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What We Believe Makes a Difference

What We Believe Makes a Difference

Diversity is more than just bringing different points of view to the table. Just adding different kinds of people to a group makes people think that they might have different points of view, and this makes people change how they act. Members of a homogeneous group have a reasonable expectation that they will agree with one another, that they will understand one another's perspectives and beliefs, and that they will be able to reach an agreement quickly.

However, when group members realize they are socially different from one another, their expectations shift. They anticipate disagreements and points of view. They believe they will have to work harder to reach an agreement. This logic helps to explain both the benefits and drawbacks of social diversity: People work harder in a variety of settings, both cognitively and socially. They may not like it, but hard work can lead to better results.

In a 2006 study of jury decision-making, Tufts University social psychologist Samuel Sommers discovered that racially diverse groups exchanged more information during deliberation about a sexual assault case than all-white groups. Sommers conducted mock jury trials with a group of real selected jurors in a Michigan courtroom in collaboration with judges and jury administrators. The participants were aware that the mock jury was a court-sponsored experiment, but they were unaware that the true purpose of the research was to investigate the impact of racial diversity on jury decision-making.

Sommers chose either all white jurors or four white and two black jurors for the six-person jury. As one might expect, the diverse juries performed better when it came to considering case facts, made fewer mistakes when recalling relevant information, and were more open to discussing the role of race in the case.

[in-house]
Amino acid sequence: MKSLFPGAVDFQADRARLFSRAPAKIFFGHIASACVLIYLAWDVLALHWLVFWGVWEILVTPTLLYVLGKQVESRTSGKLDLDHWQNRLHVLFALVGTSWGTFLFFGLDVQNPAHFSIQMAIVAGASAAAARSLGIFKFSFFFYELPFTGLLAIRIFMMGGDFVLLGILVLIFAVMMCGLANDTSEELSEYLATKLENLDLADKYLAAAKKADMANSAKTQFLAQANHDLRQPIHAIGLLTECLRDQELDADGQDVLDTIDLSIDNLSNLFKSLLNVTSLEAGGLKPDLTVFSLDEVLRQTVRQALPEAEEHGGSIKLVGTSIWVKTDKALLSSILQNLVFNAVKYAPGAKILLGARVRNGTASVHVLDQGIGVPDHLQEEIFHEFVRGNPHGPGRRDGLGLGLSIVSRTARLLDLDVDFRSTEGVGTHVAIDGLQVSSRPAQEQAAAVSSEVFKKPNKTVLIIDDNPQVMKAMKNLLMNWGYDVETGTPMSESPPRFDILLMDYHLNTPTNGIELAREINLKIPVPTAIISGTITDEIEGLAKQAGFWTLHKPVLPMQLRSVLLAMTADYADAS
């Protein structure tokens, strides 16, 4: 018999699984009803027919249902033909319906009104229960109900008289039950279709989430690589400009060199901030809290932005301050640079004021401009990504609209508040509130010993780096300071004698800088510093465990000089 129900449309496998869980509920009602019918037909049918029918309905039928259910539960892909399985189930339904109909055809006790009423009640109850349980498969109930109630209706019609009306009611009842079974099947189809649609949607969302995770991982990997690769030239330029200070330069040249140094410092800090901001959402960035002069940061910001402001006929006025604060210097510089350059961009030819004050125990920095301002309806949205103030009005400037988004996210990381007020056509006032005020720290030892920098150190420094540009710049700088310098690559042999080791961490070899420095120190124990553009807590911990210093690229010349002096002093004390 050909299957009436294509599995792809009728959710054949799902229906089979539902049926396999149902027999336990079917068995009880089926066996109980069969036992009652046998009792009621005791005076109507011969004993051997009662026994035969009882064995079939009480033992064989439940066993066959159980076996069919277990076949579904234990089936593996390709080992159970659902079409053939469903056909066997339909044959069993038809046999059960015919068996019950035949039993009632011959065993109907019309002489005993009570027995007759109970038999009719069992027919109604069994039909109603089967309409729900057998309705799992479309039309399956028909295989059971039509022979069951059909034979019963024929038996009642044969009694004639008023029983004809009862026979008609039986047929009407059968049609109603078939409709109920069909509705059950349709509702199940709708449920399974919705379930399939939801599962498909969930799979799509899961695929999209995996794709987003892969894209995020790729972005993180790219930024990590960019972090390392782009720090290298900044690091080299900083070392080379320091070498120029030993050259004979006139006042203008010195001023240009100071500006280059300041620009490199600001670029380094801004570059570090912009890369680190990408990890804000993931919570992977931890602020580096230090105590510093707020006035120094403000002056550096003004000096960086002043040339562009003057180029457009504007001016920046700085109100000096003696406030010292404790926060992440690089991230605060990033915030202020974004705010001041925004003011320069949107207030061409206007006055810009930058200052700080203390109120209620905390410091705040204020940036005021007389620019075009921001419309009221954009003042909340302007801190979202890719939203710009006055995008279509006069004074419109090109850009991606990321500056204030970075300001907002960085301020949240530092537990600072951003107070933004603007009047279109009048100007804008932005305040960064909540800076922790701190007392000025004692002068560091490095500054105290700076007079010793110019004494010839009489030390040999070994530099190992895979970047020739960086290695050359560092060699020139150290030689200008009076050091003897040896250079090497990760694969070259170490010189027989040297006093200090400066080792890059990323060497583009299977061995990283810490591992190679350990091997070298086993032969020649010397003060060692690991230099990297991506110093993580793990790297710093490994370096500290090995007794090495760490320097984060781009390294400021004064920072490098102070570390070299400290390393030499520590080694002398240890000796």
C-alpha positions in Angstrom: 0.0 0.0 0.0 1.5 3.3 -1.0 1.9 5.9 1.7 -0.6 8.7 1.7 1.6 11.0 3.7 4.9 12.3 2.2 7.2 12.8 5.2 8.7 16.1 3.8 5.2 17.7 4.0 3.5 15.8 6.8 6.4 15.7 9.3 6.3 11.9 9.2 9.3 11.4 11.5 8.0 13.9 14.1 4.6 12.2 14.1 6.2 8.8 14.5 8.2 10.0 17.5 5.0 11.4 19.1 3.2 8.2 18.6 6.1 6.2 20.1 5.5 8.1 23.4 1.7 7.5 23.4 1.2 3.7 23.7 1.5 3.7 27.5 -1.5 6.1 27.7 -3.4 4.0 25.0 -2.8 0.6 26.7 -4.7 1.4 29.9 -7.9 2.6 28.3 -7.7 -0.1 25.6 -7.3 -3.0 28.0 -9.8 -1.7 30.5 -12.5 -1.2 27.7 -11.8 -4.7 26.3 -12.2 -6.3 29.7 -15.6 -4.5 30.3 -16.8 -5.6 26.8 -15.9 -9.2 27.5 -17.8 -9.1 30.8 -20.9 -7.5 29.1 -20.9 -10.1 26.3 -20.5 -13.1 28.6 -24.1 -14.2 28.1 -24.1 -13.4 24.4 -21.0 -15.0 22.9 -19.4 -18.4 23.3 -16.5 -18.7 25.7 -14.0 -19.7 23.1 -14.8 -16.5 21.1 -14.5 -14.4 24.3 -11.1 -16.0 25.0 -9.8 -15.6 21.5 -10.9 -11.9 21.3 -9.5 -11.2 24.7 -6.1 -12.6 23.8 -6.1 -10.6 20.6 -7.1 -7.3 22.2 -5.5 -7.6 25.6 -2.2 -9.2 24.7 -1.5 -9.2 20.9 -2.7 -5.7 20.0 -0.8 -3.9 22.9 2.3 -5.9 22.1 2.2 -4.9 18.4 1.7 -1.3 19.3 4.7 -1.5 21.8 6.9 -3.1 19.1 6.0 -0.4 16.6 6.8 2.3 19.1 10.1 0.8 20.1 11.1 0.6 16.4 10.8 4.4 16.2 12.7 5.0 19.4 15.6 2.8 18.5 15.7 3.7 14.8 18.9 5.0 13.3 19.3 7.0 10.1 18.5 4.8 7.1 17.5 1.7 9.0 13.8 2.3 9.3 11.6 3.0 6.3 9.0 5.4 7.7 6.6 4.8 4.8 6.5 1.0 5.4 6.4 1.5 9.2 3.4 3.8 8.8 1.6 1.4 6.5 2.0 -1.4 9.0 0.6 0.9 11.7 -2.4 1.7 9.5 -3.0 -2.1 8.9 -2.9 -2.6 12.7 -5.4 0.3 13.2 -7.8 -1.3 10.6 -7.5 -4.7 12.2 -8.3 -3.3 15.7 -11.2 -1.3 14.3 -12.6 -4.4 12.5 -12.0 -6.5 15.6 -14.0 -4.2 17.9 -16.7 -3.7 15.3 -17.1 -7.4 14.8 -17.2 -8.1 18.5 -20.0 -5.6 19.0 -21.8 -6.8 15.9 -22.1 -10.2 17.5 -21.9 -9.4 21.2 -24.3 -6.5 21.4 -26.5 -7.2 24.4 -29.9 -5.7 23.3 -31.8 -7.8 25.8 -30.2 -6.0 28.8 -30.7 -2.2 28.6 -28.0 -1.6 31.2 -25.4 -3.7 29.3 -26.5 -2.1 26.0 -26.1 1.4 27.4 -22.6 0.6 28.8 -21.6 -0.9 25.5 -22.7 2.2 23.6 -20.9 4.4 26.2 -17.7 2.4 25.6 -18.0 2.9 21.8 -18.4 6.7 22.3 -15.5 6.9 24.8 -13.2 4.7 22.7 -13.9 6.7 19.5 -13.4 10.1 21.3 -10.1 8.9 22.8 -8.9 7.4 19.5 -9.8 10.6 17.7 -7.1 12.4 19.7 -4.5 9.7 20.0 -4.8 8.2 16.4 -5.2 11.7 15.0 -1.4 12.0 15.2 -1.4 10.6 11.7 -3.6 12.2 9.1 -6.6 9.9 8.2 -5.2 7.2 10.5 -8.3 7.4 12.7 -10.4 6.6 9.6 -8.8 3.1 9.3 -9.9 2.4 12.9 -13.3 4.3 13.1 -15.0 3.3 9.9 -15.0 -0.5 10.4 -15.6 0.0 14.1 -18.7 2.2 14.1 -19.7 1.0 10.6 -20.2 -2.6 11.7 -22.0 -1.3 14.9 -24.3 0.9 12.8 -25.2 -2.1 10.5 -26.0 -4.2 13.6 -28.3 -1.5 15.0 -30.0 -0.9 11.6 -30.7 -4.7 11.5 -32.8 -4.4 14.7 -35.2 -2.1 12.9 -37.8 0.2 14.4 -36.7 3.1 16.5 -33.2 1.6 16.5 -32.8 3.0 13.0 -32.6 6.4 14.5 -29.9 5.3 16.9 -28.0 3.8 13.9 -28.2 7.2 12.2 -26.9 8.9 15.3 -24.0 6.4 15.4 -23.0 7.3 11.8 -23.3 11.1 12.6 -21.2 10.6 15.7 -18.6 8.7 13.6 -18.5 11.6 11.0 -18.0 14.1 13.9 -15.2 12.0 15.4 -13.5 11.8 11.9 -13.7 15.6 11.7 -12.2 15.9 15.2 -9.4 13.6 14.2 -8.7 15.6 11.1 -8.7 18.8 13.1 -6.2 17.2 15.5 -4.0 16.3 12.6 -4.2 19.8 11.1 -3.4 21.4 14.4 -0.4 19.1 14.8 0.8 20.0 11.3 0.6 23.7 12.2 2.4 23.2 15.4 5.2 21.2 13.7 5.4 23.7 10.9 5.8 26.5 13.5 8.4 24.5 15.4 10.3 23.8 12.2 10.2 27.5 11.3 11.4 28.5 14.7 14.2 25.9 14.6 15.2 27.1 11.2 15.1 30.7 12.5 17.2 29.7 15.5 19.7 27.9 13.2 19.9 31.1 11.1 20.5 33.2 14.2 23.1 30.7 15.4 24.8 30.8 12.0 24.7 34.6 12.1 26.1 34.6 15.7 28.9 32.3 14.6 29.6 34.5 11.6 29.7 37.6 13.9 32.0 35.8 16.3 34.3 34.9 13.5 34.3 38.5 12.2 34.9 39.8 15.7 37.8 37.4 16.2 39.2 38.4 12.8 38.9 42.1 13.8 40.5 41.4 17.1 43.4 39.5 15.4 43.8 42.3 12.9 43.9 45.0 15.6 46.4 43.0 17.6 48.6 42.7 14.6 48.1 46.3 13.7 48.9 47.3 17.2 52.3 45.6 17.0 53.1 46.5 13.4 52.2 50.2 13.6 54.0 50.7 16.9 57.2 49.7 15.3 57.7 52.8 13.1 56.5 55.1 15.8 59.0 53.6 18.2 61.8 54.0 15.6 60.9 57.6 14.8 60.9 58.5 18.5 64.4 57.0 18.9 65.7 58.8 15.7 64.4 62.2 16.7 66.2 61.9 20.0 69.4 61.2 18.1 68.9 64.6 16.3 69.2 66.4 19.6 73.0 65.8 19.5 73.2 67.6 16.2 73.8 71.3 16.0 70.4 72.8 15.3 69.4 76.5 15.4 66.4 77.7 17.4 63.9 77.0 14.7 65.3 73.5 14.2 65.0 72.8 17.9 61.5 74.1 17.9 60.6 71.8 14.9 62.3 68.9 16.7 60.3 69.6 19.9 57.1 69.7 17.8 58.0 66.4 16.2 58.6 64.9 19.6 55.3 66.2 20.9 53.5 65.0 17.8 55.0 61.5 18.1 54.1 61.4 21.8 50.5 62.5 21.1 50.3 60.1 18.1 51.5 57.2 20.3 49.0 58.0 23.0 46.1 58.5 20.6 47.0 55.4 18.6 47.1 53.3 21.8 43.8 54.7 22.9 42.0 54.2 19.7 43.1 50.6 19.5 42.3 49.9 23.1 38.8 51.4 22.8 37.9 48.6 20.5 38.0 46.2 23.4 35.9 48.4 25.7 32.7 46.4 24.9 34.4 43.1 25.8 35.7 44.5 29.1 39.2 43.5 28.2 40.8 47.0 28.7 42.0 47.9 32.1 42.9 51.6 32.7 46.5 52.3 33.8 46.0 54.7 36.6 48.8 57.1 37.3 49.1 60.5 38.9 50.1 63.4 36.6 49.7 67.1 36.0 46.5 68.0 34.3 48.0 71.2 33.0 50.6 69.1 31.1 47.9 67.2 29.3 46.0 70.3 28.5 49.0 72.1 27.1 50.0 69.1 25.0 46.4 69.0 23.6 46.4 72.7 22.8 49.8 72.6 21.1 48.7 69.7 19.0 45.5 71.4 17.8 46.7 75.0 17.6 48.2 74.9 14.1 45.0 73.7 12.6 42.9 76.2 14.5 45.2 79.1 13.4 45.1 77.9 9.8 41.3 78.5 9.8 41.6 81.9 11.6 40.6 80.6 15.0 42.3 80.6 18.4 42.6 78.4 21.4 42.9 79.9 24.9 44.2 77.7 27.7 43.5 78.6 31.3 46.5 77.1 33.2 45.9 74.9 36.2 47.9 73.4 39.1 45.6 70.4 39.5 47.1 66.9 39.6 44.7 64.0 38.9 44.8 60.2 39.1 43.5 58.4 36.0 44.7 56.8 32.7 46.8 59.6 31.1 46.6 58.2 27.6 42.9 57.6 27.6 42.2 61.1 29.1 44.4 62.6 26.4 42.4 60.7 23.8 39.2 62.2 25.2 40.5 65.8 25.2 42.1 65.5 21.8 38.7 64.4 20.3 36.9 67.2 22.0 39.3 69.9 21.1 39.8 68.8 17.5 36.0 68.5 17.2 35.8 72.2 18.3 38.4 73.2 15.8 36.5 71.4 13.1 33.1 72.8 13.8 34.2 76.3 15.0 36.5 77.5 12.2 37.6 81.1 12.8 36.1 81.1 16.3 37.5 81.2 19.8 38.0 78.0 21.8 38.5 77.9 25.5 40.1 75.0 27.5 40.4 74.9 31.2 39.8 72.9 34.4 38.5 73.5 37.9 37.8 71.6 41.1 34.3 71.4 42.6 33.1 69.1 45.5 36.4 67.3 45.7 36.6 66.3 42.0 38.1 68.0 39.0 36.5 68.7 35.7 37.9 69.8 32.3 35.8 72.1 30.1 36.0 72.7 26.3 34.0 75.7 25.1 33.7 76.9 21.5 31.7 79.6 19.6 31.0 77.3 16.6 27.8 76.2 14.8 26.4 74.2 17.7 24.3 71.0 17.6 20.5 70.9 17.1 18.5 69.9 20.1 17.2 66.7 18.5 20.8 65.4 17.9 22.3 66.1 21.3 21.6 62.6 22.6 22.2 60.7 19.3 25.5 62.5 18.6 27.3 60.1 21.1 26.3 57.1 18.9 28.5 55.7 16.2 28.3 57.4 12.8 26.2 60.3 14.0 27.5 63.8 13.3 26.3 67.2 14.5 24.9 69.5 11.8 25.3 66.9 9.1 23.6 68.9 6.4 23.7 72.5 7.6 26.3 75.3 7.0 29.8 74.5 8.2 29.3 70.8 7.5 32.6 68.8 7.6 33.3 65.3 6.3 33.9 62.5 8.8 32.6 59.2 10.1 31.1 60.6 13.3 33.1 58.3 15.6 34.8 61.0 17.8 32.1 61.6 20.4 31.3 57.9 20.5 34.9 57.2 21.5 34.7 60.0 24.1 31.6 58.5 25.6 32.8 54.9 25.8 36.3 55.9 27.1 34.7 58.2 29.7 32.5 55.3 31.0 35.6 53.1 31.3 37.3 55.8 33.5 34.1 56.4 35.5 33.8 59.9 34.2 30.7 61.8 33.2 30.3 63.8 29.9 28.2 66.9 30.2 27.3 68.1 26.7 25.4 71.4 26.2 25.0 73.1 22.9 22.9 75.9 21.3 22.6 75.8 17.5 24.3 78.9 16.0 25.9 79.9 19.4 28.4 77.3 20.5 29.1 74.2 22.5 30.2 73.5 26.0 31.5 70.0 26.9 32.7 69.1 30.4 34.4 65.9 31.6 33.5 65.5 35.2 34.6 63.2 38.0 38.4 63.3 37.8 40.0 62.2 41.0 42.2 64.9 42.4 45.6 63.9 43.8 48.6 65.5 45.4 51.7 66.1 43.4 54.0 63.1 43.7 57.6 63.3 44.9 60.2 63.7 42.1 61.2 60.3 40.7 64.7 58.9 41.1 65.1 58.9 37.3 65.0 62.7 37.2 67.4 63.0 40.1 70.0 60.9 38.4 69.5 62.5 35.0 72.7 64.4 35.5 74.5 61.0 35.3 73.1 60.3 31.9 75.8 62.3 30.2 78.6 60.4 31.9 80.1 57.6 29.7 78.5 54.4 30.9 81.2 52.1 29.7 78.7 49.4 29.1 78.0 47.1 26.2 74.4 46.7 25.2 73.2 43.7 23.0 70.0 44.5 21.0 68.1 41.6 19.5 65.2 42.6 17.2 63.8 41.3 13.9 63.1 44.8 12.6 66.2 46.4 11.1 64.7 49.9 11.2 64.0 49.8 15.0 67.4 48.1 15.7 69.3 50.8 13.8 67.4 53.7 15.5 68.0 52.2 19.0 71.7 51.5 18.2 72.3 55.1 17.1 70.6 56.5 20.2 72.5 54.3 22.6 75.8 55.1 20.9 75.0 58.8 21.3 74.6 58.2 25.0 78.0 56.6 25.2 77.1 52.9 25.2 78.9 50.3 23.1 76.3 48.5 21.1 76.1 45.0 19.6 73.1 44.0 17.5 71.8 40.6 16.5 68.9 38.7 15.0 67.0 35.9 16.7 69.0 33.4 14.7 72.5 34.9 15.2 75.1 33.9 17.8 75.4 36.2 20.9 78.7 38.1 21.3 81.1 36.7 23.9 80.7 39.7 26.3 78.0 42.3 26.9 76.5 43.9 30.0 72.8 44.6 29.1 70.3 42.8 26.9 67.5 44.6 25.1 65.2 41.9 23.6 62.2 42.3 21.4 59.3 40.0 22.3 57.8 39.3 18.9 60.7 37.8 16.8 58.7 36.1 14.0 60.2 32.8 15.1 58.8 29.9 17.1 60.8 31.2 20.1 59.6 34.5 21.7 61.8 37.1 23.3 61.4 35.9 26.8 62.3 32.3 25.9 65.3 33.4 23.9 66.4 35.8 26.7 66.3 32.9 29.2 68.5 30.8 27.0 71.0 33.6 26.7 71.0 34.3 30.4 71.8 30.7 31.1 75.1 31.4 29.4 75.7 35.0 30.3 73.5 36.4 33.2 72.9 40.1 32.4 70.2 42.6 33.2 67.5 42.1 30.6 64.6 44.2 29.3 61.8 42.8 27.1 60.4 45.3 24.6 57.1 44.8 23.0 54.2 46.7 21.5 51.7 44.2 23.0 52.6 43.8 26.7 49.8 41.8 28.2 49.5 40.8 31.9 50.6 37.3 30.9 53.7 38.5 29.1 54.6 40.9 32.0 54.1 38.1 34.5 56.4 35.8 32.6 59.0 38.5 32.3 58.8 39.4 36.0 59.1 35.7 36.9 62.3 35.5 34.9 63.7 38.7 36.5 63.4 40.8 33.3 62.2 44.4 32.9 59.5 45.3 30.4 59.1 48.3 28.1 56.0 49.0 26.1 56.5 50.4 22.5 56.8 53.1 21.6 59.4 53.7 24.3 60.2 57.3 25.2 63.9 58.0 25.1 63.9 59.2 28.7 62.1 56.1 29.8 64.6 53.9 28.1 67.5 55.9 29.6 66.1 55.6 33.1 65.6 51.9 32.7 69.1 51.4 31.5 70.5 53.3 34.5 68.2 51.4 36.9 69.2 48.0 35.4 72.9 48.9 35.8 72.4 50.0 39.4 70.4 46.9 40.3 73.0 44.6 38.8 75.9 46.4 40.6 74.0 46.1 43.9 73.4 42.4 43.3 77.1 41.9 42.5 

These improvements did not occur because black jurors brought new information to the group; rather, they occurred because white jurors altered their behavior in the presence of black jurors. They were more diligent and open-minded in the presence of diversity.

Consider the following example: You're a scientist preparing a section of a paper for presentation at a conference. Because your collaborator is American and you are Chinese, you anticipate some disagreement and potential communication difficulties. You may focus on other differences between yourself and that person because of one social distinction, such as her or his culture, upbringing, and experiences—differences that you would not expect from another Chinese collaborator. How do you plan on preparing for the meeting? You will almost certainly work harder to explain your reasoning and anticipate alternatives than you would have otherwise—and you may even work harder to reconcile those differences.

This is how diversity works: by encouraging hard work and creativity, as well as the consideration of alternatives before any interpersonal interaction. The pain associated with diversity can be compared to the pain associated with exercise. To build muscle, you must push yourself. As the old adage goes, "pain produces gain." Similarly, diversity is required in teams, organizations, and society as a whole if we are to change, grow, and innovate.

This essay was first published in Scientific American in 2014. Katherine Phillips revised and updated it in 2017 to include new research.